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Tuesday, October 12, 2010

Keynes: Disconnect b/w capital and labor markets

"The fact that an unforeseen change only exercises its full effect on employment over a period of time is important in certain contexts;-in particular it plays a part in the analysis of the trade cycle (on lines such as I followed in my Treatise on Month). But it does not in any way affect the significance of the theory of the multiplier as set forth in this chapter; nor render it inapplicable as an indicator of the total benefit to employment to be expected from an expansion in the capital-goods industries. Moreover, except in conditions where the consumption industries are already working almost at capacity so that an expansion of output requires an expansion of plant and not merely the more intensive employment of the existing plant, there is no reason to suppose that more than a brief interval of time need elapse before employment in the consumption industries is advancing pars passu with employment in the cap ital-goods industries with the multiplier operating near its normal figure." -J. M. Keynes, General Theory 

Keynes is basically saying (in the round-about way he does) that his Keynesian multiplier effect on spending should be highly correlated to the amount of labor employment created due to the increased spending.  IE, he assumes that his spending will lead to income multiplied which will increase the buildup of capital and GDP/output  and employment  of labor, quickly, not just capital spending alone... and not after too long of a time.   But our government's most recent 'experiment' in Keynesian economics calls into question the ability for simple Keynesian spending to quickly increase labor employment.   Unemployment has hovered at 9.6% for the last number of months despite increases in spending.  This is not a huge surprise as unemployment tends to linger for a long time after spending rebounds, but the lag is a problem for which Keynes assumes to not exist.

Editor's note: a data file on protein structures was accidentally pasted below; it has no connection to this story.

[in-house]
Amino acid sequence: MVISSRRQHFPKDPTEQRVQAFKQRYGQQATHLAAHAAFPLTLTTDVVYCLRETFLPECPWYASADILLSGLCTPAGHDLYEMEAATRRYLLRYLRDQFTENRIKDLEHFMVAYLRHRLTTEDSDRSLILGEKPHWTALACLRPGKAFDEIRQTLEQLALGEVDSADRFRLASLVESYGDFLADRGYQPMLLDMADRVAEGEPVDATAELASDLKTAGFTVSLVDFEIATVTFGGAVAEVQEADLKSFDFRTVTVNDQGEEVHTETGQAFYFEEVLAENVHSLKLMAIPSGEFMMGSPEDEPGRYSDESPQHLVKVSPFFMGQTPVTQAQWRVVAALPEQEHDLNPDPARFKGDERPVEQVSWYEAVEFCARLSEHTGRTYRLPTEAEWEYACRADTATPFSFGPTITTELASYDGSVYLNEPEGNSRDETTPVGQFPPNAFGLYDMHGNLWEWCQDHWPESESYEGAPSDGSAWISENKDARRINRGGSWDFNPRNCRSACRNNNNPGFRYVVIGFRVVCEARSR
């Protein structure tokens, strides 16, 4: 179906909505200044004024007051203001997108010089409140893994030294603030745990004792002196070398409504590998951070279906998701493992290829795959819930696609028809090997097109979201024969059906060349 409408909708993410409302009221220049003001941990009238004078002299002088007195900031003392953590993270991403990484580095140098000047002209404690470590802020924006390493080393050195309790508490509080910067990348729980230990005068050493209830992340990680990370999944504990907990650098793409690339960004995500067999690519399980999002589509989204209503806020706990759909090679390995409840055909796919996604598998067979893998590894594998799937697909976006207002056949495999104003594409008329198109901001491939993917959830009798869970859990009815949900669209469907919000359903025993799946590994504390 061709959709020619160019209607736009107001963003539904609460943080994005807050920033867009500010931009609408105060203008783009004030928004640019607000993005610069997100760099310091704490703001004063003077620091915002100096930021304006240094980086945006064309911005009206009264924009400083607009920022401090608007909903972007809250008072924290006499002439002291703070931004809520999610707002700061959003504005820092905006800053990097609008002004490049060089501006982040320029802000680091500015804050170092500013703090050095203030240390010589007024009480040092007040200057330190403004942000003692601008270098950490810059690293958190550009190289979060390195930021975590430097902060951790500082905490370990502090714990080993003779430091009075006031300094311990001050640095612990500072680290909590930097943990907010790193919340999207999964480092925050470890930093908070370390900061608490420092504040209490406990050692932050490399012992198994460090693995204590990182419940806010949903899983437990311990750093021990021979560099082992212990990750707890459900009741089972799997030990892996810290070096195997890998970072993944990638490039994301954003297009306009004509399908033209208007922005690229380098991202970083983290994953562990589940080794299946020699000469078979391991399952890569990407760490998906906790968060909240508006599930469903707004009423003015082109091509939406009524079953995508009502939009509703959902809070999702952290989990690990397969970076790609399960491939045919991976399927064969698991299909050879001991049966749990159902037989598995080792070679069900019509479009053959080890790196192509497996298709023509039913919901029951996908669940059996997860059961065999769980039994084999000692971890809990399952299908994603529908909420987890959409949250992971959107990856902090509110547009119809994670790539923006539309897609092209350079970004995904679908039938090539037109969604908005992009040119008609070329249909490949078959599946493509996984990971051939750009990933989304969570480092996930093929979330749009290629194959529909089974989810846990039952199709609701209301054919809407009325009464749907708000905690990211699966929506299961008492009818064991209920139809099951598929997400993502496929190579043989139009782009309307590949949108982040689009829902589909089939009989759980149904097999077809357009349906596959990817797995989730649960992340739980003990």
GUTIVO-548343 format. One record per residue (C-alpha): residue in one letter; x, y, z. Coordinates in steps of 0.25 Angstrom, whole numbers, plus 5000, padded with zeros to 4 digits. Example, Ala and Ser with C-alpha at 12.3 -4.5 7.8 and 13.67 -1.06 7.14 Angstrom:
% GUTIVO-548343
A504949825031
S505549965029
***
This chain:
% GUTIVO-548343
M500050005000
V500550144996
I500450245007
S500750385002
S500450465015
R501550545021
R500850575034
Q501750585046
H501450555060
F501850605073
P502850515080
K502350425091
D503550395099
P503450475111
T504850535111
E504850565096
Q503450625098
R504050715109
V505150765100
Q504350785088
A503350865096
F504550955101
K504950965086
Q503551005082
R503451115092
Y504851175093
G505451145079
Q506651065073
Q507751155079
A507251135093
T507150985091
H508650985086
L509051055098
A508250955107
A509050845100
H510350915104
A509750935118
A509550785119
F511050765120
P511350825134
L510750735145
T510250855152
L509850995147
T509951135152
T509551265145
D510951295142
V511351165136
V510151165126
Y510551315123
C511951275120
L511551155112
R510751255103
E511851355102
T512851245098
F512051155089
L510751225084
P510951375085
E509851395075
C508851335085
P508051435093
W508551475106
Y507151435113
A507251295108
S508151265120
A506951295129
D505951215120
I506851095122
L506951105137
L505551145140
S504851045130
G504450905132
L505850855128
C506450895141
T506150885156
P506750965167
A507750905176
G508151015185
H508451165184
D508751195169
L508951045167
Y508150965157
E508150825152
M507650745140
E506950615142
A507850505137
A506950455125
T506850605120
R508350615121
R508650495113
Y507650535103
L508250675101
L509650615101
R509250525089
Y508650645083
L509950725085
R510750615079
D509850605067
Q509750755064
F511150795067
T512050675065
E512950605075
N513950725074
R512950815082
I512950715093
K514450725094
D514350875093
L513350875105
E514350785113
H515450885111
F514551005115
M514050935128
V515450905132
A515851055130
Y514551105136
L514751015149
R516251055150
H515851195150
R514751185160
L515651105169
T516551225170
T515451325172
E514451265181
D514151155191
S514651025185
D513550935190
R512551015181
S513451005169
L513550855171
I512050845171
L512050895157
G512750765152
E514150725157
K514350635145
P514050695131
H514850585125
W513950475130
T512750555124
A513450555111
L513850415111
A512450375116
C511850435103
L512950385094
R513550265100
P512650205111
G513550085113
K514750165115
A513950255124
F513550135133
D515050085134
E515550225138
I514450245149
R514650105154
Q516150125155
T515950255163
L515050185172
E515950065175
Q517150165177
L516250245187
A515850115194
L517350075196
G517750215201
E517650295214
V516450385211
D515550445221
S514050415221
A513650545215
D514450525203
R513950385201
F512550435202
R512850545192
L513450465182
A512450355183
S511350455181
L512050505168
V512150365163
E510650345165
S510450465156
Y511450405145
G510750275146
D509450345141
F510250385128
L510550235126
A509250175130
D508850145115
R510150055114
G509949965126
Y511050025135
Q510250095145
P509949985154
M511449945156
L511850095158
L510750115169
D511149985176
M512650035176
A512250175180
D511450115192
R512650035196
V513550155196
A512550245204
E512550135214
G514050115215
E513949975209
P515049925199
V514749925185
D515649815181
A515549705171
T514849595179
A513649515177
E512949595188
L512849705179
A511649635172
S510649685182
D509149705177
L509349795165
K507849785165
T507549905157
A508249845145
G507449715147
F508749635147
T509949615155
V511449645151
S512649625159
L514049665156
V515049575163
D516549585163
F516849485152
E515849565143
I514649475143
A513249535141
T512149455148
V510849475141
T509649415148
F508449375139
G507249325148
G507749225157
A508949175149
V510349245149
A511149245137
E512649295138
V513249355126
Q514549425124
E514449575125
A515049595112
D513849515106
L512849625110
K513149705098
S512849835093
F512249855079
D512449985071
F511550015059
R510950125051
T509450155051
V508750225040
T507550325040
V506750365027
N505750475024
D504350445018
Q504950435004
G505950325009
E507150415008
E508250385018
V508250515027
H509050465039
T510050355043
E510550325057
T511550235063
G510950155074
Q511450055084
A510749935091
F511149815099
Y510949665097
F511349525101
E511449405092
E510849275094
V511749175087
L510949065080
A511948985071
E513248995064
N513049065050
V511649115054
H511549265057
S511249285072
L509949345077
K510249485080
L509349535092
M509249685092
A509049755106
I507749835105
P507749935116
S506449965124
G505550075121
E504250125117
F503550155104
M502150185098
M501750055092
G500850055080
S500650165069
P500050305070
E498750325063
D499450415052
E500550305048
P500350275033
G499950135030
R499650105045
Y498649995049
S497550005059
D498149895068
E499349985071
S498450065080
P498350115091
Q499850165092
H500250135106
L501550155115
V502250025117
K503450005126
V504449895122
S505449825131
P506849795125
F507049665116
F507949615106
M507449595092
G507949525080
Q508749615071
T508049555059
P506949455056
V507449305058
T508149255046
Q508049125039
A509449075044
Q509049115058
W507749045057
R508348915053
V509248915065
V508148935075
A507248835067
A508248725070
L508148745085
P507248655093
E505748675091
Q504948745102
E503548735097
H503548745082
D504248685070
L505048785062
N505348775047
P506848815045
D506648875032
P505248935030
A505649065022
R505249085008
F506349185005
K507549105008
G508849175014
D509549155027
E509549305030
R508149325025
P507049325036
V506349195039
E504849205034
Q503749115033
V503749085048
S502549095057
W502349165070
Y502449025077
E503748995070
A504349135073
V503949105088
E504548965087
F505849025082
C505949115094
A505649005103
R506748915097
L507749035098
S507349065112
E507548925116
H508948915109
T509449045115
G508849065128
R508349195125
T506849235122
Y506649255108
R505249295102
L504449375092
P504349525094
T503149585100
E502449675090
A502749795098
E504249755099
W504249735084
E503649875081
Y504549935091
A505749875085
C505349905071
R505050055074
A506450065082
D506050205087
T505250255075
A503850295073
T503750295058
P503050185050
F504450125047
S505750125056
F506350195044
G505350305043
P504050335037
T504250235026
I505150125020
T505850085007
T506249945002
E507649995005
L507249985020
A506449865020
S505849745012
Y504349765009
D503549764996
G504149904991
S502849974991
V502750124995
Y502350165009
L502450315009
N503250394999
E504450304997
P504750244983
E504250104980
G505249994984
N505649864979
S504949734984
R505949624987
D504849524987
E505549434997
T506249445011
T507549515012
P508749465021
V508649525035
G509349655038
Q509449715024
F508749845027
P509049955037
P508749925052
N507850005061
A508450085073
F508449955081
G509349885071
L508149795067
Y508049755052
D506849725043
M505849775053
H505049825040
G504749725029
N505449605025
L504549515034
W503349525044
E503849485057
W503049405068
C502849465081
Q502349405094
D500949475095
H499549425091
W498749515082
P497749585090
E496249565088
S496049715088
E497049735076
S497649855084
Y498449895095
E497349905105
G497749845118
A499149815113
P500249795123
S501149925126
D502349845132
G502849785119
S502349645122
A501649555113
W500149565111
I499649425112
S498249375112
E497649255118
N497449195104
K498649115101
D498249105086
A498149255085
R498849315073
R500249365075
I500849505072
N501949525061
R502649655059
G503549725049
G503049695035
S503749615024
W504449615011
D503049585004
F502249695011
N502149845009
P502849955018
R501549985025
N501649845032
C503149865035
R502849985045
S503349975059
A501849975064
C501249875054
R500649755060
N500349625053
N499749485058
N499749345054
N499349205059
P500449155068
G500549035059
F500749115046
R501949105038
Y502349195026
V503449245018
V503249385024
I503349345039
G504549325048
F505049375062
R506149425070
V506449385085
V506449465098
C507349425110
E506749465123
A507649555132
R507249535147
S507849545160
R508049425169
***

If employment is the important variable for a Keynesian, why focus on spending?  Why not focus on employment multipliers?  Or as some post-Keynesians might advocate, why not have the government buffer employment more directly?  (I have mentioned reasons I think the latter is a bad idea)  Keynes' error was in assuming the majority of private industry would hire workers line-to-line with capital.  This simply isn't true.  The structure of our economy is that there are often large deviances between industry.  Further, it is also likely that a firm's first response will be to milk productivity out of existing workers as opposed to taking the hiring risk.  

8 comments:

JTHeadlines said...

But what about states/municipalities cutting back on spending at the same time as the federal government rolled out the stimulus?

Garth said...

JTH...
I think that is an equally interesting problem.


At the same time you have the Fed giving monetary handouts, you have the States taking it back or cutting back significantly either in increased taxes or in reduced education, infrastructure, security spending, etc.

I don't know how much of that behavior is accounted for in the Fed's models. That could be a reason for explaining why the stimulus didn't yield the expected result - it far under-predicted the depth of the problem perhaps because it under-predicted the States' problems.

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